Sugarfoot, while working on a much-needed new album, have decided to release a little 7". A "slight variation" of the song Snakes & Ladders (ever so slight), from their highly-acclaimed LP The Santa Ana. Side B features the tunes Leave the Lights (a new one!) & Theme From Roald Dahl's Tales Of The Unexpected.
You like playing games? The inner cover is a game board, and you'll be able to utterly destroy your prized Sugarfoot cover inserts by cutting out game pieces (or do what I did and scan the images so you don't have to mangle your cherished possession). These game pieces are each member of the band, and you'll be able to challenge your pals to a "snakes & ladders" showdown, while pretending to be as cool as  Øyvind Holm or Roar Øien or the rest of the crew (including Coyote).

Pick it up here:

And Here:

It's exactly what I wanted.
Now onto the next album.

Thursday, March 8, 2018

Kings Of The Valley

From Trondheim, Norway comes a crew of young gents called Kings Of The Valley. They're pouring out liters of fresh, cool multi-hued Psychedelic prog rock, with a wild stonery sugar crust around the edge of the glass. A 3-song EP in the form of a citrus-colored 10" vinyl. When I first heard a taste of the EP, it was unlike any of the bands by which any of those words can be used to describe. But then there it stood, sitting comfortably in that psych-y realm. Thus began a graceful slide into the heart of this particular American. I feel all gooey inside, like I ate too many Jujubes.

This sweet candy is brought to you by the band, working with the powers that be in Brygga Records. When testing such delicacies, it's often recommended to try just a tiny bit first, and see how you feel about it. Sadly, this EP is pretty quick, and to-the-point. 3 songs just don't seem like enough, and by the time it's over, you're already wondering if there might be a hidden track somewhere. At the moment, this is what we get.

"Lie" opens up with a bassline that creepeth over all that creepeth. Within ten seconds, you're ensnared in a sticky web of melodic psych. Halcyon 1970s vibes, sunny.. almost California-like. A wild ride into a jam-infused, organ-heavy, riff-laden galaxy. Swirling guitar solos sit high atop a rock candy bluff, chanting enough licks to get to the center of the universe.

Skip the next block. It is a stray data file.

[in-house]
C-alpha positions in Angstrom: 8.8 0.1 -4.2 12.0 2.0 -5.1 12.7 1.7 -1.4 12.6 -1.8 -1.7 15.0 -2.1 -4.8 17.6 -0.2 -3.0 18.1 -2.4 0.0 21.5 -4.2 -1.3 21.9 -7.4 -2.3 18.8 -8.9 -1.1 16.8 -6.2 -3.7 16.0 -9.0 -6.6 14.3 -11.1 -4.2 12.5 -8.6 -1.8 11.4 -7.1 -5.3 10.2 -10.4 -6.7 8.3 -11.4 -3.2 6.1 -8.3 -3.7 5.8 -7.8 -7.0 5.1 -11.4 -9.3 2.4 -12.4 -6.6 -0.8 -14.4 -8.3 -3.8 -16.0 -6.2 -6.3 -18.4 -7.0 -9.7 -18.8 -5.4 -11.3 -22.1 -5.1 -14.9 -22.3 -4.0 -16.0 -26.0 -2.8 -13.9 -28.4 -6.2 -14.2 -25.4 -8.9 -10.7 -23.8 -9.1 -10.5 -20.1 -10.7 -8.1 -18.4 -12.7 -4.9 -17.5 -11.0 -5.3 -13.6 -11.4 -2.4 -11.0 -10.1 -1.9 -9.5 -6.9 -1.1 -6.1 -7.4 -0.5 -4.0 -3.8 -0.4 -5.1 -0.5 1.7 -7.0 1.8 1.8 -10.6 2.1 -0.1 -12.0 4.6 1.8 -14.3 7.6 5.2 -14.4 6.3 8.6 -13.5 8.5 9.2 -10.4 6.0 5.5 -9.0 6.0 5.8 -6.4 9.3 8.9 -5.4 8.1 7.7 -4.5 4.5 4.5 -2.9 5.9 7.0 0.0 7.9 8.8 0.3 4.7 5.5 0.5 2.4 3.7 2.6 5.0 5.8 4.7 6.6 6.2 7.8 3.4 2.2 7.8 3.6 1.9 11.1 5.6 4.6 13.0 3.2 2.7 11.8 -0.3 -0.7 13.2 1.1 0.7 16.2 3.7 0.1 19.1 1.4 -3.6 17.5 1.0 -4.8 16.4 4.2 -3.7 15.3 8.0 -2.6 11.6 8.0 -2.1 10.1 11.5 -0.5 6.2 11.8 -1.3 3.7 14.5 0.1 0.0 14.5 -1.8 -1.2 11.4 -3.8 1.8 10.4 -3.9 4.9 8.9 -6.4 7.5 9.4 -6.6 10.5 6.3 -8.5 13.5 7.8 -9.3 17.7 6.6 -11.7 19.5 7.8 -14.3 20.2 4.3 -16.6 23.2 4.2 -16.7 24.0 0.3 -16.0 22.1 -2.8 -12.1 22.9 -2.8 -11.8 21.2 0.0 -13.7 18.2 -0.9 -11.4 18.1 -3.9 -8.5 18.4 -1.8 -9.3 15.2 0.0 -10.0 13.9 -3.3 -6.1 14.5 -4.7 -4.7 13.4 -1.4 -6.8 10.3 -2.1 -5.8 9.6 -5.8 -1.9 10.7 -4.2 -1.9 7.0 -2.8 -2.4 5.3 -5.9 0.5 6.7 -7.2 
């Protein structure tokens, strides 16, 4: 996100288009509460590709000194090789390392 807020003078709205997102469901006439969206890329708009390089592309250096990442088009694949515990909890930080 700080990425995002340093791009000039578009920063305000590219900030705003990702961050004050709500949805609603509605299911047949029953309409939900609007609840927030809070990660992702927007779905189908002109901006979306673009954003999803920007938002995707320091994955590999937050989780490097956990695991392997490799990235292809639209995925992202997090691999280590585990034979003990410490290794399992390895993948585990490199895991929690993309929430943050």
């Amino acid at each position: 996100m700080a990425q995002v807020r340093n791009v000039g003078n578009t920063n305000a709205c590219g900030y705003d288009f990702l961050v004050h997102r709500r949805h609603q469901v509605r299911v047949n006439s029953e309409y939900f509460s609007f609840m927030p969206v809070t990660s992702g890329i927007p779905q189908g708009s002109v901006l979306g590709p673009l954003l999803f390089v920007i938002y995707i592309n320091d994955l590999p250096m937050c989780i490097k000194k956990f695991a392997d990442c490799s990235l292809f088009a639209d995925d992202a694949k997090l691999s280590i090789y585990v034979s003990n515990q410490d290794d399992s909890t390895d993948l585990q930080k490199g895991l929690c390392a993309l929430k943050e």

"Wake Up"... another fuzzy adventure into a glittery horizon. With a sound that recalls early 70s prog, brimming with visions of 60s go-go dancers, mai tais, and decadently large round sunglasses. The scent of strawberry taffy wafts over the room like a thick fog.
"Rotosphere" ignores the 5-second rule, picks up a few dirty caramels from the floor, and boldly eats them right in front of you. A few melodic passages make way for a grooved-out, tandem guitar-vox oration, and proceeds to let the keys do some talking before letting the sermon begin again. Solos bounce around the foreground. It all melts into a instrumental jam-fest, a la mode.

A band to keep an eye on. If this is all we get, then this is a pleasing enough release, despite the length. Even so, you'll find that this is truly something you can play over and over again. That, in itself, is an accomplishment.

To Their Facebook Page

Spotify Page

Thursday, March 1, 2018


New reviews in the works. I tend to catch bands right before they leave for a tour so these reviews can most often take some time. Typically, we're asking for band recipes. This is to keep everything lighthearted and fun. In the grand scheme of things, I'm still reviewing albums, but we're still looking for bands to submit recipes (for edible things). Meanwhile, I'm getting slightly backed up with regular reviews. Let's get cooking, everybody.

 Send your band recipes to

Monday, January 29, 2018

Dommengang - Love Jail

Dommengang were one of those "What the freaking hell?!?" moments for me. I mean... I like seriously groovy, boogie-down, riffy, guitar-laden jams, you know? I love it. Who doesn't? When it comes to that stuff, most of us are pretty on-the-level, on-the-spot, and on top of everything. I try to grab bytes of just about everything that comes out. Some bands sneak past me. Some bands get so much attention that they easily stand out in the crowd. Some bands I just find by digging around. Others find me. It's an undeviating rotation that seems to be pretty foolproof.

Well, bloody hell... here comes Dommengang, throwing a wrench in that system. I got totally blindsided by this particular album:

Seriously, don't even think twice. One listen and it's over for you. Grand retro rock. Every track is a gem. Dommengang, by way of Thrill Jockey, have released two albums of boogie rock that stand the test of time.
Honestly, I would love to have a million words to say about this band, but I would do them an injustice by comparing them to anybody else. Let's just say: if you like funk, soul, boogie, stoner rock, psych, etc., you'll figure this one out on your own.

Early contender for Album Of The Year for me. Really, it's quite good. Heavy on the boogie, smooth on the groove. Consistently crisp. Mandatory music. If you don't like music, and you're just a curmudgeon, this is not for you.

Dear Dommengang,
Here, have some money.